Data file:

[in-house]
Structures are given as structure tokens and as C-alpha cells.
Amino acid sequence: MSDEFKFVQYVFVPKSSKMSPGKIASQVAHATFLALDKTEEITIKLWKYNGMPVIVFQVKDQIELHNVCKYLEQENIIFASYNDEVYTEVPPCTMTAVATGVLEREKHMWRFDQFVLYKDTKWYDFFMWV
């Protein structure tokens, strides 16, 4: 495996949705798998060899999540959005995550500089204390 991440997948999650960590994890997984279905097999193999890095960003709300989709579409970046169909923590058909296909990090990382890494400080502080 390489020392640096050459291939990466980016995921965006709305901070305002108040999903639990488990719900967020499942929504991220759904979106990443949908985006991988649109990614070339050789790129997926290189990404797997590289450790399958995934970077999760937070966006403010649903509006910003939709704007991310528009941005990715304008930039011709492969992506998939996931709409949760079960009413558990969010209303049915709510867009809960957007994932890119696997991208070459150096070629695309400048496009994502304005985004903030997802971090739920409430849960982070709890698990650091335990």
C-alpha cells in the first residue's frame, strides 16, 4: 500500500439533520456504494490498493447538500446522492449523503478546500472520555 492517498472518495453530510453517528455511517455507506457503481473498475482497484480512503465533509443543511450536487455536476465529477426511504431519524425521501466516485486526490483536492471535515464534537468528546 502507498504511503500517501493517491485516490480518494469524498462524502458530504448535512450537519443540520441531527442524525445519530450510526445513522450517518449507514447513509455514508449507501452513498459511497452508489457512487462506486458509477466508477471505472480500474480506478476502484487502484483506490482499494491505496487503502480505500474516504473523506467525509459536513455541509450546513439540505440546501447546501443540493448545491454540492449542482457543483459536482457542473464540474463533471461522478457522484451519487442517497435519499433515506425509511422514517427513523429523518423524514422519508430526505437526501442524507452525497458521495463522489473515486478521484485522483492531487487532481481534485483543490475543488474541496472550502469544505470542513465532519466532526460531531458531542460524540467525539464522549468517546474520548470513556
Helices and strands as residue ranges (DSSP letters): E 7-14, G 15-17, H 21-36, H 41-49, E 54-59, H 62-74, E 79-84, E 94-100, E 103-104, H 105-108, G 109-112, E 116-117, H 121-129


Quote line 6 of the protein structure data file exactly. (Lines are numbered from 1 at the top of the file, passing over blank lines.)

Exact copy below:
Helices and strands as residue ranges (DSSP letters): E 7-14, G 15-17, H 21-36, H 41-49, E 54-59, H 62-74, E 79-84, E 94-100, E 103-104, H 105-108, G 109-112, E 116-117, H 121-129